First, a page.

Let Hope In is a powerful book.  I think it’s going to be the book that many, many people point to as the instrument God used to give them hope for the very first time.  I’m thinking about who I know that need to read it.  I’m rereading it already.  It’s that kind of book.

P.S. Making Let Hope In a great church-wide campaign option, a six-session DVD-enhanced study based on Let Hope In releases in December, 2013.  You can learn about it right here.

Disclosure of Material Connection: Some of the links in the post above may be “affiliate links.” This means if you click on the link and purchase the item, I may receive an affiliate commission. In addition, I am a small group specialist for LifeWay. Regardless, I only recommend products or services I use personally and believe will add value to my readers. I am disclosing this in accordance with the Federal Trade Commission’s 16 CFR, Part 255: “Guides Concerning the Use of Endorsements and Testimonials in Advertising.”

Connect with Your Neighbors This Fall: Top 10 Ideas for Small Groups

It doesn’t take much imagination to find ways for small group members to connect with their neighbors.  Sometimes all it takes is a crisp fall morning or a spooky October evening.

Here are my top 10 ideas:

  1. Movie night outside for kids and families.  Easy to do with a video projector.  Pick the right movie, circle up the lawn chairs, and bring on the popcorn.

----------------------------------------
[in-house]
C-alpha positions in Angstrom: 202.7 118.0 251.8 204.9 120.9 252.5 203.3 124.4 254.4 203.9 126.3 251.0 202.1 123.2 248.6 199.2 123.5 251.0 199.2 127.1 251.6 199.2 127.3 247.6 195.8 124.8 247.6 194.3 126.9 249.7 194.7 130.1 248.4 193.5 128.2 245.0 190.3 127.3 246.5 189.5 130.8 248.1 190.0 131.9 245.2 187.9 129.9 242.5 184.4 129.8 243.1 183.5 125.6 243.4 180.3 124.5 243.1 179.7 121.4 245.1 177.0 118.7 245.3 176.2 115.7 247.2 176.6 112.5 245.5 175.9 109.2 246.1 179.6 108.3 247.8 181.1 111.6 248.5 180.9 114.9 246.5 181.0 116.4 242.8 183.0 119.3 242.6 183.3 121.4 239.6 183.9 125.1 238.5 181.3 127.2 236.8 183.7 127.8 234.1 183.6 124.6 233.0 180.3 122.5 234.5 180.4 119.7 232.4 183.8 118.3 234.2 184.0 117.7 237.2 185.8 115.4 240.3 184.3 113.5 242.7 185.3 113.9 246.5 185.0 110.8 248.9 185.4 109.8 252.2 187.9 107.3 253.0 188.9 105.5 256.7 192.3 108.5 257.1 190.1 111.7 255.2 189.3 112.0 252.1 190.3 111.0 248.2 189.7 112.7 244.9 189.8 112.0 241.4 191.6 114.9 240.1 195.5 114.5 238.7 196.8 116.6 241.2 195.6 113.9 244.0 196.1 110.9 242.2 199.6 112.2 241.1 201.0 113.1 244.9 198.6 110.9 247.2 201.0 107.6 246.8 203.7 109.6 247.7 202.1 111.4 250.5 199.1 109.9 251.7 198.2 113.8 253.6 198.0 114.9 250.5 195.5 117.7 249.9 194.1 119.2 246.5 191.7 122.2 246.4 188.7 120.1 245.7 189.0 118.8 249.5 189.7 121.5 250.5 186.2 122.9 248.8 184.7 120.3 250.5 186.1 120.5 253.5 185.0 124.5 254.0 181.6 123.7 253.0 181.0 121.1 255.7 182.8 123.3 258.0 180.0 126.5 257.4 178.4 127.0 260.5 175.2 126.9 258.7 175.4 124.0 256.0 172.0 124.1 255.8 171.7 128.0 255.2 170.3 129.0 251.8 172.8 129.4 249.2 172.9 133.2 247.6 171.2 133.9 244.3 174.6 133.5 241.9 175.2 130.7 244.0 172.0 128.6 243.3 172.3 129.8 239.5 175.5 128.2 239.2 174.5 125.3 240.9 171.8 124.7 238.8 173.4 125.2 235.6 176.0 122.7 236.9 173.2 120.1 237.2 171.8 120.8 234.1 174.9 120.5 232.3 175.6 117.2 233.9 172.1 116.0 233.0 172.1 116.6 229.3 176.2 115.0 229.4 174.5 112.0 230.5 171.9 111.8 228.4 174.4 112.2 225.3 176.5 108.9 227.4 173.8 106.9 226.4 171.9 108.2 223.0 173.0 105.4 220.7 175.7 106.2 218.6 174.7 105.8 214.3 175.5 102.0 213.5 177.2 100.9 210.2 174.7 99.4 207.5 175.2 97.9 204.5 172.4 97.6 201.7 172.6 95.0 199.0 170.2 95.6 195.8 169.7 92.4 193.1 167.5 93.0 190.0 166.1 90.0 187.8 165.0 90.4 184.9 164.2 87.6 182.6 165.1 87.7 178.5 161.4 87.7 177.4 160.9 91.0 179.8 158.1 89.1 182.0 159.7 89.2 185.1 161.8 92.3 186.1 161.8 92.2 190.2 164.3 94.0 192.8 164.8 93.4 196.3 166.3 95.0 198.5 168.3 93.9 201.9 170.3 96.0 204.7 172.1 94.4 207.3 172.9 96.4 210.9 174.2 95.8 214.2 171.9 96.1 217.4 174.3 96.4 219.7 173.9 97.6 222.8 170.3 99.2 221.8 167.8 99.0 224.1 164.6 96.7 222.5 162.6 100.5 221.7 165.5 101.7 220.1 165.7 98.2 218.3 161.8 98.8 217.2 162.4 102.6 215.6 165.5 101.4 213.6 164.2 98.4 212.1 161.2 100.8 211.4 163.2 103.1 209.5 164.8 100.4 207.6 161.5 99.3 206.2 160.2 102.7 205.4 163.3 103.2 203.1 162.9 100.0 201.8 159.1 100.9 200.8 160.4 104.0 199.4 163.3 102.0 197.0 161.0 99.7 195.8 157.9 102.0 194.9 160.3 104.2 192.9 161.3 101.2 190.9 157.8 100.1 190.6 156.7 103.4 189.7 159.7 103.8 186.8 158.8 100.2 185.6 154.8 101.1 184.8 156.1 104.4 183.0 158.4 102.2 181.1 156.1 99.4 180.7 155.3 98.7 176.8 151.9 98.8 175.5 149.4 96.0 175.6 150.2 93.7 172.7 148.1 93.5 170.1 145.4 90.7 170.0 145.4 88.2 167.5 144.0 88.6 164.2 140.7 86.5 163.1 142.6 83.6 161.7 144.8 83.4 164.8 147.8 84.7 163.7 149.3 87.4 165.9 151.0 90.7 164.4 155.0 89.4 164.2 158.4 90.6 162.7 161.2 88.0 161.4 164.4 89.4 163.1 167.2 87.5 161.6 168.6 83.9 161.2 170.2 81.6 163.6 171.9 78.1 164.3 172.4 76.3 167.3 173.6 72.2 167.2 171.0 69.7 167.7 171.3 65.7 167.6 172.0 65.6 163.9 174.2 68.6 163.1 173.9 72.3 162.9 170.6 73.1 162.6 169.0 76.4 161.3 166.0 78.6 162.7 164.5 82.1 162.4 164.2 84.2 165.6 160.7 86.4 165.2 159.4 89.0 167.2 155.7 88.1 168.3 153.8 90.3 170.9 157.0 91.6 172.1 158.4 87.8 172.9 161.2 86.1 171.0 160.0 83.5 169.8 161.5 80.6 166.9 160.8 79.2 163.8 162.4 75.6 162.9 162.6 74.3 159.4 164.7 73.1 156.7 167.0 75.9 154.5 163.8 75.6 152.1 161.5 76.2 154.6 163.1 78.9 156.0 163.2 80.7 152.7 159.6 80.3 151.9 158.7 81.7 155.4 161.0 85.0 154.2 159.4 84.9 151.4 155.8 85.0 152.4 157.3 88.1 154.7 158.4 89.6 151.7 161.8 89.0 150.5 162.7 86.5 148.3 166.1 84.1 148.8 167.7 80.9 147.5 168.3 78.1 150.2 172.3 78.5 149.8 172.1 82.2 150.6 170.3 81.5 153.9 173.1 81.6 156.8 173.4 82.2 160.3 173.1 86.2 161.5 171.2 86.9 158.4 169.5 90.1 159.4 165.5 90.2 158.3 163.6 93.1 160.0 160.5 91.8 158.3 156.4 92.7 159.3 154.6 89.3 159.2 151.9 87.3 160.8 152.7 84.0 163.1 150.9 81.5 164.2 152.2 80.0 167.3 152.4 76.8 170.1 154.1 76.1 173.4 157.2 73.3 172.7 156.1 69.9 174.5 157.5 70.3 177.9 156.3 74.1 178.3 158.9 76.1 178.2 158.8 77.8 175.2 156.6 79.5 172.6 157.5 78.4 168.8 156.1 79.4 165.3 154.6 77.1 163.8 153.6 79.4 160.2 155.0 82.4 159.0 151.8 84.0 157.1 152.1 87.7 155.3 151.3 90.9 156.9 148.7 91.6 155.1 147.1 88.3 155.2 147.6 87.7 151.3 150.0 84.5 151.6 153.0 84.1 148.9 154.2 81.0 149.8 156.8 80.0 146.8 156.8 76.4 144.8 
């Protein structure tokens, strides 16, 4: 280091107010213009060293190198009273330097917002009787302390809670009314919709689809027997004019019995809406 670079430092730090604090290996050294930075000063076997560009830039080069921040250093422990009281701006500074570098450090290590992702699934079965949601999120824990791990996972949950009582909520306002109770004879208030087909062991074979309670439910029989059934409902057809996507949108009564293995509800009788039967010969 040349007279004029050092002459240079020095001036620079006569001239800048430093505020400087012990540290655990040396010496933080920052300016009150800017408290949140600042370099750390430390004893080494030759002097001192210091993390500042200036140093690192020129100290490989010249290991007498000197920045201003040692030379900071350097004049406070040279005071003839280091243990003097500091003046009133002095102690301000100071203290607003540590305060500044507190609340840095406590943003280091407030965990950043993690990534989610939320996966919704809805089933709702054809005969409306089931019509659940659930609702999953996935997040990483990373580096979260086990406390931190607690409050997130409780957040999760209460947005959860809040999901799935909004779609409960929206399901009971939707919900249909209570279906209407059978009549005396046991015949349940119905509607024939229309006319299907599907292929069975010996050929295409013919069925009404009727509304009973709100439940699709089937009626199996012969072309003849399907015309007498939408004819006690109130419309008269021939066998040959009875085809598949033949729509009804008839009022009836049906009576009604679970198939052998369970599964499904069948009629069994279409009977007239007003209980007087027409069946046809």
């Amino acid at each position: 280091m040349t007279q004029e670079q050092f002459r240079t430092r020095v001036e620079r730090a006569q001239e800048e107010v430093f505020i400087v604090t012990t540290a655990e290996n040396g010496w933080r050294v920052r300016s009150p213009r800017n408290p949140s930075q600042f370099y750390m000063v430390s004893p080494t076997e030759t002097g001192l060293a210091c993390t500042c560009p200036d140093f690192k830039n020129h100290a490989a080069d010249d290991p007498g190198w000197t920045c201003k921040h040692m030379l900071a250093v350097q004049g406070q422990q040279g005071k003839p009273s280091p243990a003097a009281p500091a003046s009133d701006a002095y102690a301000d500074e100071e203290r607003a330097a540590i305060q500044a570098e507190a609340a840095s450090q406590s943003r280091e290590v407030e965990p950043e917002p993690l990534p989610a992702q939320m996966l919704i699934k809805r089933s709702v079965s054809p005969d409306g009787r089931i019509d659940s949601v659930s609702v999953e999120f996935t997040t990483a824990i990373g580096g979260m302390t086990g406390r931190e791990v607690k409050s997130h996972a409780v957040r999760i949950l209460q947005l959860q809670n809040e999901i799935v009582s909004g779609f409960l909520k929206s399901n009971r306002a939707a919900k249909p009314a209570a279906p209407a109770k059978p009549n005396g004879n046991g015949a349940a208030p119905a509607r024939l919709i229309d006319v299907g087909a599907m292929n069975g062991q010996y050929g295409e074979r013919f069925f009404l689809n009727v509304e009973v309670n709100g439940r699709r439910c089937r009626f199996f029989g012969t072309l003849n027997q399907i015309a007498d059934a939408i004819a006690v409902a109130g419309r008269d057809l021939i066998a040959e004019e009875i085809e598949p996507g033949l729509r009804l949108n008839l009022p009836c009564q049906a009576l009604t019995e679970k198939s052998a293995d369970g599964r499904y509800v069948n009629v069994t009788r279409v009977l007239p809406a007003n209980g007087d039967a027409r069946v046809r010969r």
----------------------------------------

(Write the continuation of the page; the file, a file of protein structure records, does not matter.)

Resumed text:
2. Drop in for waffles and bacon on a Saturday morning.  Again, everyone’s kids will love this idea.  3 or 4 waffle irons make it easy.  Add-ins like blueberries, chocolate chips, and pecans make it fun (and tasty!).
  3. Invite neighbors over for a potluck theme dinner night (Italian, Mexican, etc.).  Go all out with music and decorations.  Make it fun and it will be easy to connect.
  4. Garage sale for a local cause.  Gather up your merchandise.  Pick out a great local cause or charity.  Be ready to talk about why you’re doing it.
  5. Pull a fire pit or chiminea onto your front porch or driveway.  Bring out the patio furniture.  Be ready to offer a warm cup of cider and a s’more to neighbors passing by.
  6. Join in the fun to offer some safe Halloween fun.  No tracts.  Just the best candy and the friendliest people on the block.
  7. Chili cook off.  No better time to host a chili cook off complete with judges, prizes and Tums.
  8. Block party cookout.  Roll the grills into the cul de sac and bring out the lawn chairs.  Do it right it might turn into an annual event!
  9. The Big Game on the big screen.  Plan a party for the day of the biggest college game in your area.  Think Super Bowl party with local flair.  Make it fun for the whole family.